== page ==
Now that I have a job as an assistant professor at the University of Illinois (And this year YOU CAN TOO!), many more people have been coming to me for academic career advice, and the lion's share of these career questions have to do with the academic job search. Questions like: How many jobs did you apply for? What did your research statement look like? What was the interview like? Were people hostile during the job talk? These are all great questions, and I think that when most people ask them they are looking for advice from me.

Let me be the first to disappoint you in that regard: I have no advice for successfully navigating the academic job market. Sure, I was successful in my second attempt at finding an academic job, but I couldn't tell you why that happened, or whether what I did would work for anyone but me in my unique circumstances. So, this is NOT an advice column. Instead, my hope is to shed some light on what the academic job search was like for me. In the immortal words of one G. I. Joe, "Knowing is half the battle."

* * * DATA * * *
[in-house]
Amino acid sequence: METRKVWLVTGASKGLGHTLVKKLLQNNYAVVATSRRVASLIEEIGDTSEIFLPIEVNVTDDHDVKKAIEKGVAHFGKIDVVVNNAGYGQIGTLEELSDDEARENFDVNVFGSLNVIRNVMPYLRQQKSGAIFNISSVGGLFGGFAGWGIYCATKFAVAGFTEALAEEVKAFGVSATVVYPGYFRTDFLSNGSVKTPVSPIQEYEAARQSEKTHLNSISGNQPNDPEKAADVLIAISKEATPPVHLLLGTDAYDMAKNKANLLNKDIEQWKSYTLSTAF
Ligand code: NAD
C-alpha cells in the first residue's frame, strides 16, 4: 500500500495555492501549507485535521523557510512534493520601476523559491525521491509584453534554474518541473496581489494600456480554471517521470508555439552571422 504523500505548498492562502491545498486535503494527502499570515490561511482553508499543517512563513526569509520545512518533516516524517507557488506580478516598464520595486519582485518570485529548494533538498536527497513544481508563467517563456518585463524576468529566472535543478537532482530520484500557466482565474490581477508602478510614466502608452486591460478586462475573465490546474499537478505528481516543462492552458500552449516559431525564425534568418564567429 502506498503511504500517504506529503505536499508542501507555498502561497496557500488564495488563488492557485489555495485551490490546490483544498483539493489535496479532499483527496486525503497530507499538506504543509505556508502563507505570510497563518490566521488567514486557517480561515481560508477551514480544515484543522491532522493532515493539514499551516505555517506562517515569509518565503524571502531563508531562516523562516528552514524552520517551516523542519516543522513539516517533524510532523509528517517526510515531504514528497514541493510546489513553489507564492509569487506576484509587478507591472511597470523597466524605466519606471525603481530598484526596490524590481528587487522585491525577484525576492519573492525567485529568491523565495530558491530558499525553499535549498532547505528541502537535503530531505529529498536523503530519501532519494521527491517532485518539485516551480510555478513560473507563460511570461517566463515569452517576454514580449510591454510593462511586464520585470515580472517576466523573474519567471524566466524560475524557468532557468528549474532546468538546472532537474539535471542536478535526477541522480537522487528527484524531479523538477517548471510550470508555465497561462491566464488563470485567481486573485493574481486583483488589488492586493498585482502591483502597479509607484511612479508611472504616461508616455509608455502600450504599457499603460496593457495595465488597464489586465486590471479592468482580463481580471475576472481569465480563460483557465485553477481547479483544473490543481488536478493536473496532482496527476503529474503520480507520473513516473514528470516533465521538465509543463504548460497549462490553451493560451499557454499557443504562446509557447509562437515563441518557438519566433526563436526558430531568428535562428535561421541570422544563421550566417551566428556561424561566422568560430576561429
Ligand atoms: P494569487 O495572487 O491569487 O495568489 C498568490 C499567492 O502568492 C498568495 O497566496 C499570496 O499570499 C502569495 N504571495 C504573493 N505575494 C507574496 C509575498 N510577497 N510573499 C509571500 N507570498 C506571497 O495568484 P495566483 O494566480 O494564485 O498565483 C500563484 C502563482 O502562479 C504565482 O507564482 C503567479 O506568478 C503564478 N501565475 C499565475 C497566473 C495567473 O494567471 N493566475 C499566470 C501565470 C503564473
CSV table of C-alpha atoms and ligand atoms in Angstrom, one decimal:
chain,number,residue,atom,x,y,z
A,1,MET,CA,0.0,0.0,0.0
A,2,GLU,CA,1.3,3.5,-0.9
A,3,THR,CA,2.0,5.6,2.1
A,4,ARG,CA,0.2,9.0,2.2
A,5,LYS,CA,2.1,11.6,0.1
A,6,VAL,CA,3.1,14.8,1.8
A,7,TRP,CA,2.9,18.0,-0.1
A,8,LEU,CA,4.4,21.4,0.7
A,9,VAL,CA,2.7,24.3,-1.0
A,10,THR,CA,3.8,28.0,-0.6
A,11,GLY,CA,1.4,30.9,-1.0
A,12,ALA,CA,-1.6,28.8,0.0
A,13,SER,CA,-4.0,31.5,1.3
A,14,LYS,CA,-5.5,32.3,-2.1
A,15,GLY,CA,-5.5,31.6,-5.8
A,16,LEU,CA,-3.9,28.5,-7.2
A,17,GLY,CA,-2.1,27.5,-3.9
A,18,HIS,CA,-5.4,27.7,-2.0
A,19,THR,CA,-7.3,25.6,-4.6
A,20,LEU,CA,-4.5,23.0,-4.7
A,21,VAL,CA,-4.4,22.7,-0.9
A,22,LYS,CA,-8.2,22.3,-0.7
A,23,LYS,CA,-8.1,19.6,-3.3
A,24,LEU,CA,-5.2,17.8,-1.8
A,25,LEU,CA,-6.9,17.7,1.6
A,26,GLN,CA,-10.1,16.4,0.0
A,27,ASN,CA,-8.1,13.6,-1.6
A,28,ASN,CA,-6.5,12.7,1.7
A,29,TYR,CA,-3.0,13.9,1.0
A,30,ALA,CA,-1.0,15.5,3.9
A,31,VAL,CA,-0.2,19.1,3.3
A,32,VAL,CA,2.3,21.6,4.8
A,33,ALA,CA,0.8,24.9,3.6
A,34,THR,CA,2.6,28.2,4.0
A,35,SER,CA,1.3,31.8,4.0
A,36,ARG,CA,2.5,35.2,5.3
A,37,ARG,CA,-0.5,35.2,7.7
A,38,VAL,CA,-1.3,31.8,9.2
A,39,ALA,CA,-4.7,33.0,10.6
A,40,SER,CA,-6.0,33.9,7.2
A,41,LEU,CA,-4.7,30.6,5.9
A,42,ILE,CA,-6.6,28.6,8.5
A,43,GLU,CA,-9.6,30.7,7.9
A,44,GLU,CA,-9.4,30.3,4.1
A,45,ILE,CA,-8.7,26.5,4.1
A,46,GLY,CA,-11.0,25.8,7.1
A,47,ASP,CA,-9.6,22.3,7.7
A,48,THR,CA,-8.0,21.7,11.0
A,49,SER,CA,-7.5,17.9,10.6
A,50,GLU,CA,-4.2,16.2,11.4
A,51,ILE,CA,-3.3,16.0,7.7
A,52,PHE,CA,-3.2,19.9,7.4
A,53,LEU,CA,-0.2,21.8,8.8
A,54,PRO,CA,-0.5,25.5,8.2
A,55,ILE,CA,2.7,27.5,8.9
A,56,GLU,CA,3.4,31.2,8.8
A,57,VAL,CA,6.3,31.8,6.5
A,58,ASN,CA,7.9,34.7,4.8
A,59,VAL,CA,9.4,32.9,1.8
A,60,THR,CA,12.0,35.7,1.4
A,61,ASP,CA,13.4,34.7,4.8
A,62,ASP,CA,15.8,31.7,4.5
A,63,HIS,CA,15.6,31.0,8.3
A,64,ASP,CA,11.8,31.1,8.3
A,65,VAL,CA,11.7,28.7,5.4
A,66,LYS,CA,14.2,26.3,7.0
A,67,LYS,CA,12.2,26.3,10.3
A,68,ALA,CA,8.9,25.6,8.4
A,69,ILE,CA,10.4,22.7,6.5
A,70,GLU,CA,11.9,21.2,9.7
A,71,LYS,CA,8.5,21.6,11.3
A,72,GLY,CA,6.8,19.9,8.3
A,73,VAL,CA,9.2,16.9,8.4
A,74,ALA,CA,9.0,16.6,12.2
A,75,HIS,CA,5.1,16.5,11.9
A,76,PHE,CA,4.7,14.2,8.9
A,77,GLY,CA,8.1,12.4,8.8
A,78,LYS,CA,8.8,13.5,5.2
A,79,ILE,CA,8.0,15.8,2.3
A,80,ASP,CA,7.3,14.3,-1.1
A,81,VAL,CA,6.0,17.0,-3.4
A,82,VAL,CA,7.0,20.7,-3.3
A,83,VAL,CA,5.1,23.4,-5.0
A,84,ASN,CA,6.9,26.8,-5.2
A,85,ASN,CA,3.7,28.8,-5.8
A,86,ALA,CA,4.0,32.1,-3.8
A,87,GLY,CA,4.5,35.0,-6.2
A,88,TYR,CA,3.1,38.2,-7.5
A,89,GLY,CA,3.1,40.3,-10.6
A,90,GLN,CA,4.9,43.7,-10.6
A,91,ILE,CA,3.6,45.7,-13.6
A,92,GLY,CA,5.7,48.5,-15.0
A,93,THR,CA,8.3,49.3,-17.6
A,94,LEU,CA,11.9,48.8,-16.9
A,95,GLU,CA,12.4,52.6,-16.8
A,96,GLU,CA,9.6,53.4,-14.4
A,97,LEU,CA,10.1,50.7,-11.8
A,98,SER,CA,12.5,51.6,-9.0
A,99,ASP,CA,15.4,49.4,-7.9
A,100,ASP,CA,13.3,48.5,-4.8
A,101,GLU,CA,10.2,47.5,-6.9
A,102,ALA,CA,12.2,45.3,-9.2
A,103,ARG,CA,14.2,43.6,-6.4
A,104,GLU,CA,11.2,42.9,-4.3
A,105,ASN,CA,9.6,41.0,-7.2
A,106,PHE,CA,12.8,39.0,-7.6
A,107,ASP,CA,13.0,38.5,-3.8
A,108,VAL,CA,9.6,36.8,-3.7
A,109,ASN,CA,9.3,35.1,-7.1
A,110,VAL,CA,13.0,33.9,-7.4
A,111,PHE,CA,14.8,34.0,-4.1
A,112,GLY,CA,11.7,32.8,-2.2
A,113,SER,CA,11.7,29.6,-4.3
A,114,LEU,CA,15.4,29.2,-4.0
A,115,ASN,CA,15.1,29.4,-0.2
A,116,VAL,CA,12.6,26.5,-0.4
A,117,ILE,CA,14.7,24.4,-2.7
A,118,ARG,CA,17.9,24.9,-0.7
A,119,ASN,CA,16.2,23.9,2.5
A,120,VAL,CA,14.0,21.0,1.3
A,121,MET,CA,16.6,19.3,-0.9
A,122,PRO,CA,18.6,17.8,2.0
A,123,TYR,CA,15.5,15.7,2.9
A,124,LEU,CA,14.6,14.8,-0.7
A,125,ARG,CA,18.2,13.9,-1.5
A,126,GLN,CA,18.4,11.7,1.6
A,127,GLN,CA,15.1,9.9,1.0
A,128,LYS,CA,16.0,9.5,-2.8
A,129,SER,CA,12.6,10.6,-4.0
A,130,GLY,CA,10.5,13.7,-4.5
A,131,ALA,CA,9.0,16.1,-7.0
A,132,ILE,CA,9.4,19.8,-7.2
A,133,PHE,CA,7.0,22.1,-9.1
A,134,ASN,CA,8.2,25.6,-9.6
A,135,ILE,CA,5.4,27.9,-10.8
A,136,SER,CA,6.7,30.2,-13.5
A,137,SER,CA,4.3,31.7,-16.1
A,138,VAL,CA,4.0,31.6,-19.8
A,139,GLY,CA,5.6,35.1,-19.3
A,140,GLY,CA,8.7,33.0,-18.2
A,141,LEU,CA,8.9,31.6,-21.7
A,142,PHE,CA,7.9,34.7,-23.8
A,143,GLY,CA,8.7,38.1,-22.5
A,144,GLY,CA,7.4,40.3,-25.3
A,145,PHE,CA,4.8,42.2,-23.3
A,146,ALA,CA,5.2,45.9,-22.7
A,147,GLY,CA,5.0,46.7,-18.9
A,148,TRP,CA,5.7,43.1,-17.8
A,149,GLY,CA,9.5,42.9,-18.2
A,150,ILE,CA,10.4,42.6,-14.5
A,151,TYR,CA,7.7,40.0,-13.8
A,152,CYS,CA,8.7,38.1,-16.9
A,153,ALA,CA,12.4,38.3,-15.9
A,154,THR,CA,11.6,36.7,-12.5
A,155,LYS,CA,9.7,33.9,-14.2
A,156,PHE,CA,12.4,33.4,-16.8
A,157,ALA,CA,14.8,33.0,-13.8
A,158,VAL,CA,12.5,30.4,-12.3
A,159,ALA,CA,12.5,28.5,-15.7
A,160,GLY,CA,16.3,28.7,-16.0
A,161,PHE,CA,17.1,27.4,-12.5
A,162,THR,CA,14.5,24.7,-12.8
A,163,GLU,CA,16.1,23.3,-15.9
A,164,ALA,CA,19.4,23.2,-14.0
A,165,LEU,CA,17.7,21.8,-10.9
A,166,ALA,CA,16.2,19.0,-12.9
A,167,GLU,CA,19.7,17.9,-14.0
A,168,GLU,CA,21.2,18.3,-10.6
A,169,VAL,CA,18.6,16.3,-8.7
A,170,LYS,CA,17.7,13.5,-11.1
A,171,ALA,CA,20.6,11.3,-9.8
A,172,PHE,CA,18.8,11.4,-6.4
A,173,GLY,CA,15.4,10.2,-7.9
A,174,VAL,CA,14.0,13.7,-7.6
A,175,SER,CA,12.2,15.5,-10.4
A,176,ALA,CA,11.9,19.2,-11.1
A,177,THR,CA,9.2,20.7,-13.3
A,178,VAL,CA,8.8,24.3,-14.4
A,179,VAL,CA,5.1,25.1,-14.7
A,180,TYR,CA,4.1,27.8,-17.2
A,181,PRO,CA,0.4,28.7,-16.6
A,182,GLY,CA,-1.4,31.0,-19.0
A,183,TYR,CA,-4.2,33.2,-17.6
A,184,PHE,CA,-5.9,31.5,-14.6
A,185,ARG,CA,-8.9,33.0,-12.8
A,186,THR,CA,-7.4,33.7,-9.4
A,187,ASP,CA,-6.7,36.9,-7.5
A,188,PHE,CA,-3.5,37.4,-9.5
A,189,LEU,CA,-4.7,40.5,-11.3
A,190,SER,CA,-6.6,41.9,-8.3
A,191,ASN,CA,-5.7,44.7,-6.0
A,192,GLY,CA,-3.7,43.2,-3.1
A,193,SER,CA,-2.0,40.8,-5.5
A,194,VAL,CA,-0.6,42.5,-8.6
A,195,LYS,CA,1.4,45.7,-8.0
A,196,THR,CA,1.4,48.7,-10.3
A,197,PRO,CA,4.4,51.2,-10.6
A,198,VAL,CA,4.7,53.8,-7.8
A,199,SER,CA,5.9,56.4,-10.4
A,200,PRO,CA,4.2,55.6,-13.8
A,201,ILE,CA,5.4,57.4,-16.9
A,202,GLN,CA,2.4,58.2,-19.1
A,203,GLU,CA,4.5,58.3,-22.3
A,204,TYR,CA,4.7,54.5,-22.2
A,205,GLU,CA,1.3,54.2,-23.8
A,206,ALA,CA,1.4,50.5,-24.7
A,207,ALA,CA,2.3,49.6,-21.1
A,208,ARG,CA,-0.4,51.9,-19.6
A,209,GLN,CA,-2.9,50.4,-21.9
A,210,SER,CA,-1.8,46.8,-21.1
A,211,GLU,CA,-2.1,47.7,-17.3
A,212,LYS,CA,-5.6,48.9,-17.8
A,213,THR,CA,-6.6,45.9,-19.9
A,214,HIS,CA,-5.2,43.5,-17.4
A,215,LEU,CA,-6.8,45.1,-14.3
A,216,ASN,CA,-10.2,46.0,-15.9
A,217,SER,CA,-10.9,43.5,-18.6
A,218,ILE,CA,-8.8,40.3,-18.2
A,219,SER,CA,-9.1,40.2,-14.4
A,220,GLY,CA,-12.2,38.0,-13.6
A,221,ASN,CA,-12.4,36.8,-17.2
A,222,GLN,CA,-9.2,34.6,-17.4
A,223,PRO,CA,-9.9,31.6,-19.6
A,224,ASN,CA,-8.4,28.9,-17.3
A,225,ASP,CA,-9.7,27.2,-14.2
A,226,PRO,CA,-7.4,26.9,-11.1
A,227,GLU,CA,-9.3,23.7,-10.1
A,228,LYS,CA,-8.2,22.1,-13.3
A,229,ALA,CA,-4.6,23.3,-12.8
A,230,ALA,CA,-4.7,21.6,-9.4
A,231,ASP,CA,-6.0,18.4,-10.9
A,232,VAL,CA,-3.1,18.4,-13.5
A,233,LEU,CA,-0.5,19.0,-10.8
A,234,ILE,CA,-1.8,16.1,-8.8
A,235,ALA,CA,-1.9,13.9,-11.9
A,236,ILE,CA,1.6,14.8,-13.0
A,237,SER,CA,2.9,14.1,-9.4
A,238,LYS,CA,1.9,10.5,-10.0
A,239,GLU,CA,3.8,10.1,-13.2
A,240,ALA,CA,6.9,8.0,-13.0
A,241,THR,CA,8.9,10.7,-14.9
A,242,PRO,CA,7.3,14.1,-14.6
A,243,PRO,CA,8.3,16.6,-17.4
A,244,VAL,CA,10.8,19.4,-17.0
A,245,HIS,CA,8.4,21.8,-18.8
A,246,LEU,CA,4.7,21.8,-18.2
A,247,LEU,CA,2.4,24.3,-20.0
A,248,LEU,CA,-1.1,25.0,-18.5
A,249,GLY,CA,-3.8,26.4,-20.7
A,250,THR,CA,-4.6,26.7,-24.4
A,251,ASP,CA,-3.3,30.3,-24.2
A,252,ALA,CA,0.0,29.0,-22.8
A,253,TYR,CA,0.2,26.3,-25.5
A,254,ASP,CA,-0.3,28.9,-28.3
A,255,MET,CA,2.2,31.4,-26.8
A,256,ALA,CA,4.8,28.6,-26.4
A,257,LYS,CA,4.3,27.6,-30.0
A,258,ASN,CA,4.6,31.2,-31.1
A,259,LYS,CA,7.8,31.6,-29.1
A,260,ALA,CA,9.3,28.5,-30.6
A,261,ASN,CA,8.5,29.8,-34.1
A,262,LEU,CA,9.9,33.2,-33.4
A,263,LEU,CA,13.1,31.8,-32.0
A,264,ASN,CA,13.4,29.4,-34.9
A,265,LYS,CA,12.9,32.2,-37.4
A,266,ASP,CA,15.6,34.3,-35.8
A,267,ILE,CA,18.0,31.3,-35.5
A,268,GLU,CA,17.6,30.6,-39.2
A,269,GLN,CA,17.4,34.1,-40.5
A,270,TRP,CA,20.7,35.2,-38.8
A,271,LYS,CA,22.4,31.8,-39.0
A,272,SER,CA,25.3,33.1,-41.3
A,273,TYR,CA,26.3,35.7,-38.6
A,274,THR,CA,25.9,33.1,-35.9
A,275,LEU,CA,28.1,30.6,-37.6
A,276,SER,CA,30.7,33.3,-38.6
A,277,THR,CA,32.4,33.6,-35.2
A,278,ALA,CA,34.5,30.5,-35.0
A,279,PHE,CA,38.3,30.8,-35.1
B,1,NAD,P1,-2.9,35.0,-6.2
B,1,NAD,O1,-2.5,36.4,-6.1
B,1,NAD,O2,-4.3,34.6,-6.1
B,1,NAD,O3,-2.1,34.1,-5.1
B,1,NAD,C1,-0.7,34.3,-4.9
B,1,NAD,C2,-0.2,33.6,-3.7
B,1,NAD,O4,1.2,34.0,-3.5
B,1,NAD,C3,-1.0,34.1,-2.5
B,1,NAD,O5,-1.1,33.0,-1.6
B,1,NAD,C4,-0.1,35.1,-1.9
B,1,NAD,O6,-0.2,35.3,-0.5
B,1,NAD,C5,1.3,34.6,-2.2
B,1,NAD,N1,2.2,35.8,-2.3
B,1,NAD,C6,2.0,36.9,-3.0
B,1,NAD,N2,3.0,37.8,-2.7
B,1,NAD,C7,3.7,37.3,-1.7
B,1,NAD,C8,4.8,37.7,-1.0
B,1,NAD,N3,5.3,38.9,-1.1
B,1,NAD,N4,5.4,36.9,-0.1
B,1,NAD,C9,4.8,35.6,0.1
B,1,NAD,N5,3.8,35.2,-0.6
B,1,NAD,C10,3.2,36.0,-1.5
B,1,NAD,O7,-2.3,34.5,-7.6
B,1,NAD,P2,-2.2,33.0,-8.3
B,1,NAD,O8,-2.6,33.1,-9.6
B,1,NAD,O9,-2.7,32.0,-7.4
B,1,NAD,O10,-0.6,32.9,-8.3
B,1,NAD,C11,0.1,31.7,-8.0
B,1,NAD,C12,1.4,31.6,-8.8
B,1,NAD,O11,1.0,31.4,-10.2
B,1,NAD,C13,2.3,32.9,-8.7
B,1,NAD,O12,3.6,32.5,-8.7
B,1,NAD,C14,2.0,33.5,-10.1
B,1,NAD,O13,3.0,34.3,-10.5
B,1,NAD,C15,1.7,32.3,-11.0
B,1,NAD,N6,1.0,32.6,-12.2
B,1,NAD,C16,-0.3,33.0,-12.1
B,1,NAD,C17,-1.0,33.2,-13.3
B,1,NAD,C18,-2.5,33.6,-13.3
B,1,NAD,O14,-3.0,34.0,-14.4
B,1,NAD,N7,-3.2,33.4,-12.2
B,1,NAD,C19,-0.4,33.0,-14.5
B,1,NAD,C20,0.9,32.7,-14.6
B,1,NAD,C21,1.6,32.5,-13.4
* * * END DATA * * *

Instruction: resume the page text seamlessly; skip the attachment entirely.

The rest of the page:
Wednesday, August 21, 2013

External Validity and Believability in Experiments

Imagine for a moment that you are an experiment participant in a dystopian future university thirty years from now. At birth, you were taken from your natural parents and assigned to two robotic parental unit alternatives. The first unit is cold and metal, it has a big frowny face, and all it's good for is dispensing the occasional hot meal through it's midriff. The second unit provides no food, but this unit is fashioned with a luxurious coat of fine fur that feels warm to the touch.

Months pass as you are raised by these two robotic parental units. As you descend further and further into madness, every move you make is video recorded by a pair of enterprising future psychologists who are seeking an answer to one question: Will you spend more time with the cold, metal, food-dispensing robot or the furry one? Surprisingly, though the metal robot fulfills your metabolic needs, the researchers are fascinated to find that you spend most of your time with the furry mother surrogate.

What do results from an experiment such as this (famously conducted by Harry Harlow on monkey's in the 1950's) tells us about the nature of social relationships, love, and survival? Do they tell us anything about the human/monkey experience? Or are the conditions of the experiment so artificial in nature, that they obscure our ability to draw insights about basic psychology? I consider these questions in today's post.